The bank vole (Clethrionomys glareolus)—small animal model for hepacivirus infection

Susanne Röhrs, Lineke Begeman*, Beate K. Straub, Mariana Boadella, Dennis Hanke, Kerstin Wernike, Stephan Drewes, Bernd Hoffmann, Markus Keller, Jan Felix Drexler, Christian Drosten, Dirk Höper, Thijs Kuiken, Rainer G. Ulrich, Martin Beer

*Corresponding author for this work

Research output: Contribution to journalArticleAcademicpeer-review

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Abstract

Many people worldwide suffer from hepatitis C virus (HCV) infection, which is frequently persistent. The lack of efficient vaccines against HCV and the unavailability of or limited compliance with existing antiviral therapies is problematic for health care systems worldwide. Improved small animal models would support further hepacivirus research, including development of vaccines and novel antivirals. The recent discovery of several mammalian hepaciviruses may facilitate such research. In this study, we demonstrated that bank voles (Clethrionomys glareolus) were susceptible to bank vole-associated Hepacivirus F and Hepacivirus J strains, based on the detection of hepaciviral RNA in 52 of 55 experimentally inoculated voles. In contrast, interferon α/β receptor deficient C57/Bl6 mice were resistant to infection with both bank vole hepaciviruses (BvHVs). The highest viral genome loads in infected voles were detected in the liver, and viral RNA was visualized by in situ hybridization in hepatocytes, confirming a marked hepatotropism. Furthermore, liver lesions in infected voles resembled those of HCV infection in humans. In conclusion, infection with both BvHVs in their natural hosts shares striking similarities to HCV infection in humans and may represent promising small animal models for this important human disease.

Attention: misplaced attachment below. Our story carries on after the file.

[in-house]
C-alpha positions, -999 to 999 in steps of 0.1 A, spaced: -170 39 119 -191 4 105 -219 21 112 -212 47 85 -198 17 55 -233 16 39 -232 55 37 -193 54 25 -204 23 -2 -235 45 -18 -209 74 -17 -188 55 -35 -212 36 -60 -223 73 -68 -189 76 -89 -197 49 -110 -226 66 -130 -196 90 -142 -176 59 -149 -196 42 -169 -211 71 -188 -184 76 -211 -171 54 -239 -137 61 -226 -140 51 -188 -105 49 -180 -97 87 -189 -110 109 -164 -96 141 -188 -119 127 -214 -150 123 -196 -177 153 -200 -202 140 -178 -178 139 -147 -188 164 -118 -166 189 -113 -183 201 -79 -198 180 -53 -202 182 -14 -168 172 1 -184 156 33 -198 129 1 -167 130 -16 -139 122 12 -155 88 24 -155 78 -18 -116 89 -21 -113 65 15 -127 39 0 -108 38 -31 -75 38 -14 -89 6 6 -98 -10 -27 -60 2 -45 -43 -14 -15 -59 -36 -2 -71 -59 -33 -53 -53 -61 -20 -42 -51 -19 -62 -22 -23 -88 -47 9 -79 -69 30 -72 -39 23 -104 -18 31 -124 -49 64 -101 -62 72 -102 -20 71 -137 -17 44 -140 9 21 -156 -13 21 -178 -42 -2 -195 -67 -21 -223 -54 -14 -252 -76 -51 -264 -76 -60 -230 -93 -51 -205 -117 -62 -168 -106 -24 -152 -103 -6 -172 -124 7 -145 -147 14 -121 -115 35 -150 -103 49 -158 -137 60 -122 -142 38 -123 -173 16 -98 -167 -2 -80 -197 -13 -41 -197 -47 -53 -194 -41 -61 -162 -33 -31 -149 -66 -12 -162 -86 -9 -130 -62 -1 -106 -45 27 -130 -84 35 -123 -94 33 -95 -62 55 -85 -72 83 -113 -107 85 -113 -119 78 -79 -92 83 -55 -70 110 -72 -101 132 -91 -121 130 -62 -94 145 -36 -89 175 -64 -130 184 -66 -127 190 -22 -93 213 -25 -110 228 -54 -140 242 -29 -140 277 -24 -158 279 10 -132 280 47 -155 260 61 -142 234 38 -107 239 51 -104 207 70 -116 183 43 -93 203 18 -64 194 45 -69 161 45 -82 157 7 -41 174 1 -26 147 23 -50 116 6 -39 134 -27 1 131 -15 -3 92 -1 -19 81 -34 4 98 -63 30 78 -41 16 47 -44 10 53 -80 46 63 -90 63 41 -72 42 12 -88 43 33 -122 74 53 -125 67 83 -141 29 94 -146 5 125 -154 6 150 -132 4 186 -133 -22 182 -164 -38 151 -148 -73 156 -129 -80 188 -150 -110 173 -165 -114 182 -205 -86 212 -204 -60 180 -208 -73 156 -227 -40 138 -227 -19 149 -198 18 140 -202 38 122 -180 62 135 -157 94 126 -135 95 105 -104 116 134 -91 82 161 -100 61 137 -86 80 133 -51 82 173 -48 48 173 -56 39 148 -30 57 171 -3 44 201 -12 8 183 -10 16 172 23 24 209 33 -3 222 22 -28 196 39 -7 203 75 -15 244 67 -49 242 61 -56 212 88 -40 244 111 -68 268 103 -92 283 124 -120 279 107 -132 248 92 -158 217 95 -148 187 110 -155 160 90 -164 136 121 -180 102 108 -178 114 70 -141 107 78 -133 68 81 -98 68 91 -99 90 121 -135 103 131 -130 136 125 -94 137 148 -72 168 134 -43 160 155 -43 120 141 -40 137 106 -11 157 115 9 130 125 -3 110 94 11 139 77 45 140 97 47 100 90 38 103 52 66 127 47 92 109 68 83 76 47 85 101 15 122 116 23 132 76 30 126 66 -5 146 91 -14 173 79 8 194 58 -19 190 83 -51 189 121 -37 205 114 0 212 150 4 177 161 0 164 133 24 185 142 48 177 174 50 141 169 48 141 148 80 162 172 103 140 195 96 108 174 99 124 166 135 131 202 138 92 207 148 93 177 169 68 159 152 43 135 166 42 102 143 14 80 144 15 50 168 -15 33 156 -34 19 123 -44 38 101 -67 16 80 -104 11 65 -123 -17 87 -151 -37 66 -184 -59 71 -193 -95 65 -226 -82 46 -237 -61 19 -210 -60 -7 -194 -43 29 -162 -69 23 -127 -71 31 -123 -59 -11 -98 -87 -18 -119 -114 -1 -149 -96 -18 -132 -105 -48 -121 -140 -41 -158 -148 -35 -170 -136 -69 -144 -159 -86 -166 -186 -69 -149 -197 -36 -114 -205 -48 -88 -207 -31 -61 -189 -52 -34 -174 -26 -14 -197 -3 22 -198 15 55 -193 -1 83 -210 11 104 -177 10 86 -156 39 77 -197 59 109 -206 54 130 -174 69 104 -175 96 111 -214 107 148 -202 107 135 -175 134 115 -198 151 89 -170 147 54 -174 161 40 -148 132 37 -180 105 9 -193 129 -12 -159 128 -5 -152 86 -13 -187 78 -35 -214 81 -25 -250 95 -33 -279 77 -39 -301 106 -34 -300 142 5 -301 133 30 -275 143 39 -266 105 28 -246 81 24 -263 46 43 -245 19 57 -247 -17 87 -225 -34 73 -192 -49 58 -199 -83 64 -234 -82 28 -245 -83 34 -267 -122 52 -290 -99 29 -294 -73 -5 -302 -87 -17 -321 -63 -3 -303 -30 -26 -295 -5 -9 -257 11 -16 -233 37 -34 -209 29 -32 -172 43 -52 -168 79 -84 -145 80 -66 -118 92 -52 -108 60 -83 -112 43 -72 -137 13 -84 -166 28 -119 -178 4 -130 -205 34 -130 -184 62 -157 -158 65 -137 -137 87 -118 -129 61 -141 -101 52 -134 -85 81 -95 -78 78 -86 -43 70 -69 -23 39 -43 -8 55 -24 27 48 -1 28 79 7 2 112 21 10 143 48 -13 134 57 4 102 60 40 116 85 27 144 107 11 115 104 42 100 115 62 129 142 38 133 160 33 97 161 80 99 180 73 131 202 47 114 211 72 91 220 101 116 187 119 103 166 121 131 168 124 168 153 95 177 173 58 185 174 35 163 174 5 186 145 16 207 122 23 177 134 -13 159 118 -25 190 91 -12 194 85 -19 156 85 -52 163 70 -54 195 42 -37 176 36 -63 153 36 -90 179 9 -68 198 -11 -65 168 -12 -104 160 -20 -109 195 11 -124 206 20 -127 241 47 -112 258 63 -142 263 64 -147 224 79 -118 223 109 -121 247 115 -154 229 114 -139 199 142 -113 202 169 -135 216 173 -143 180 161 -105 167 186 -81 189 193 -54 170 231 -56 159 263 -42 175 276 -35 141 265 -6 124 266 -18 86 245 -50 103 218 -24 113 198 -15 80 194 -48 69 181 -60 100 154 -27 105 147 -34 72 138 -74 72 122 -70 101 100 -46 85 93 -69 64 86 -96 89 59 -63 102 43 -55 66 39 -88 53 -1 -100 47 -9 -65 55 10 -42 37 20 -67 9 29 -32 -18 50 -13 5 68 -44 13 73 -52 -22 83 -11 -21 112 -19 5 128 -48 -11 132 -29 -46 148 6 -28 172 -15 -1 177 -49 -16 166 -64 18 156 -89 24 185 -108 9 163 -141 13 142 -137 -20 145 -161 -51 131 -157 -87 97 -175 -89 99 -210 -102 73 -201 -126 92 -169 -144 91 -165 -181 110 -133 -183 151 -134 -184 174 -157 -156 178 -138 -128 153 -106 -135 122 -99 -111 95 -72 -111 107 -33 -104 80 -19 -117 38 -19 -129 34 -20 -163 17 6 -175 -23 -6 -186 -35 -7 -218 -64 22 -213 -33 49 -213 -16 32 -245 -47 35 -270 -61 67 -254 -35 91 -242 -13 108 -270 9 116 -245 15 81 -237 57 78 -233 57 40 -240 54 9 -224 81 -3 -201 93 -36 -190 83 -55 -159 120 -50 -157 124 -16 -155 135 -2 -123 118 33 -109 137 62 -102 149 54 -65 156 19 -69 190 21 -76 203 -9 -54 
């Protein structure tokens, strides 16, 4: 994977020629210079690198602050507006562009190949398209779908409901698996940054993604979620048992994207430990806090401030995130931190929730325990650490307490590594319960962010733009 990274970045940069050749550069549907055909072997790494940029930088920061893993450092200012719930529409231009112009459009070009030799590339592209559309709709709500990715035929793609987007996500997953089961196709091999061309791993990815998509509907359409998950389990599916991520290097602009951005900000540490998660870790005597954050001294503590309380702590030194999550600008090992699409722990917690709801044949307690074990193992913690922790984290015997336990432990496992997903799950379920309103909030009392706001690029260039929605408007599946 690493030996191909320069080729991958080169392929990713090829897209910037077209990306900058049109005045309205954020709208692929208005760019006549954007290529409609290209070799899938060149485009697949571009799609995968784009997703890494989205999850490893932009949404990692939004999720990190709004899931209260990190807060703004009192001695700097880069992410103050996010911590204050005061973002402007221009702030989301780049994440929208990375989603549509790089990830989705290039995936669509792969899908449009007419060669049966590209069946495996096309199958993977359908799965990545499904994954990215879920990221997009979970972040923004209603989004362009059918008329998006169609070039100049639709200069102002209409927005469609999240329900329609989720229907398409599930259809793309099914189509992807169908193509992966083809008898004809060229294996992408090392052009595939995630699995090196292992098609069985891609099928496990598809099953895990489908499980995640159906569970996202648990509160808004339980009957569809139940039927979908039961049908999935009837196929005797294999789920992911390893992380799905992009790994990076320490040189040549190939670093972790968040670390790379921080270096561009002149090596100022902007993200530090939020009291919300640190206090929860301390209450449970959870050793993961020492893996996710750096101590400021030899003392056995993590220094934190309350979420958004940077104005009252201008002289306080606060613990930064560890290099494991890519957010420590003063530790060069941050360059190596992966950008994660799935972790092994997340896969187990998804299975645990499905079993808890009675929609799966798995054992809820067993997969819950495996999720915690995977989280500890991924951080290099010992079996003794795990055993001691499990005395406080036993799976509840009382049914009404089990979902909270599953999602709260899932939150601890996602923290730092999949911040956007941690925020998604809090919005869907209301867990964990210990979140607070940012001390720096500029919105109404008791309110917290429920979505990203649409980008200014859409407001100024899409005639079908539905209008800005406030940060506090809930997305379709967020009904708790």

Original languageEnglish
Article number2421
JournalViruses
Volume13
Issue number12
DOIs
Publication statusPublished - 3 Dec 2021

Bibliographical note

Funding Information:
The study was funded by the German Federal Ministry of Education and Research (BMBF) through the National Research Platform for Zoonoses (Network ?Rodent-borne pathogens?; project code 01KI1018 and 01KI1303 to R.G.U.), the Federal Ministry of Food and Agriculture (BMEL) through the National Research Platform for Zoonosis (28-1-91.033-14 to SR) and by the Deutsche Forschungsgemeinschaft (Priority Program ?Ecology and Species Barriers in Emerging Viral Diseases? SPP1596, UL405/1-1, to R.G.U.). The trapping of the two bank voles in Thuringia was conducted within a project commissioned and funded within the Environment Research Plan by the German Federal Ministry for the Environment, Nature Conservation and Nuclear Safety (BMU; grant no. 3709 41 401; awarded to Jens Jacob, Julius K?hn-Institute). B.K.S. was funded by a grant of the DFG (STR 1160/1-2). T.K. and L.B. were funded by the EU COMPARE project (grant agreement no. 643476). Mariana Boadella was funded by a Marie Curie fellowship, ?Wild Scope? (grant no. PIEF-GA-2013-627320). The funders had no role in study design, data collection and interpretation, or the decision to submit the work for publication.

Funding Information:
Funding: The study was funded by the German Federal Ministry of Education and Research (BMBF) through the National Research Platform for Zoonoses (Network “Rodent-borne pathogens”; project code 01KI1018 and 01KI1303 to R.G.U.), the Federal Ministry of Food and Agriculture (BMEL) through the National Research Platform for Zoonosis (28-1-91.033-14 to SR) and by the Deutsche Forschungsgemeinschaft (Priority Program “Ecology and Species Barriers in Emerging Viral Diseases” SPP1596, UL405/1-1, to R.G.U.). The trapping of the two bank voles in Thuringia was conducted within a project commissioned and funded within the Environment Research Plan by the German Federal Ministry for the Environment, Nature Conservation and Nuclear Safety (BMU; grant no. 3709 41 401; awarded to Jens Jacob, Julius Kühn-Institute). B.K.S. was funded by a grant of the DFG (STR 1160/1-2). T.K. and L.B. were funded by the EU COMPARE project (grant agreement no. 643476). Mariana Boadella was funded by a Marie Curie fellowship, ‘Wild Scope’ (grant no. PIEF-GA-2013-627320). The funders had no role in study design, data collection and interpretation, or the decision to submit the work for publication.

Publisher Copyright:
© 2021 by the authors. Licensee MDPI, Basel, Switzerland.

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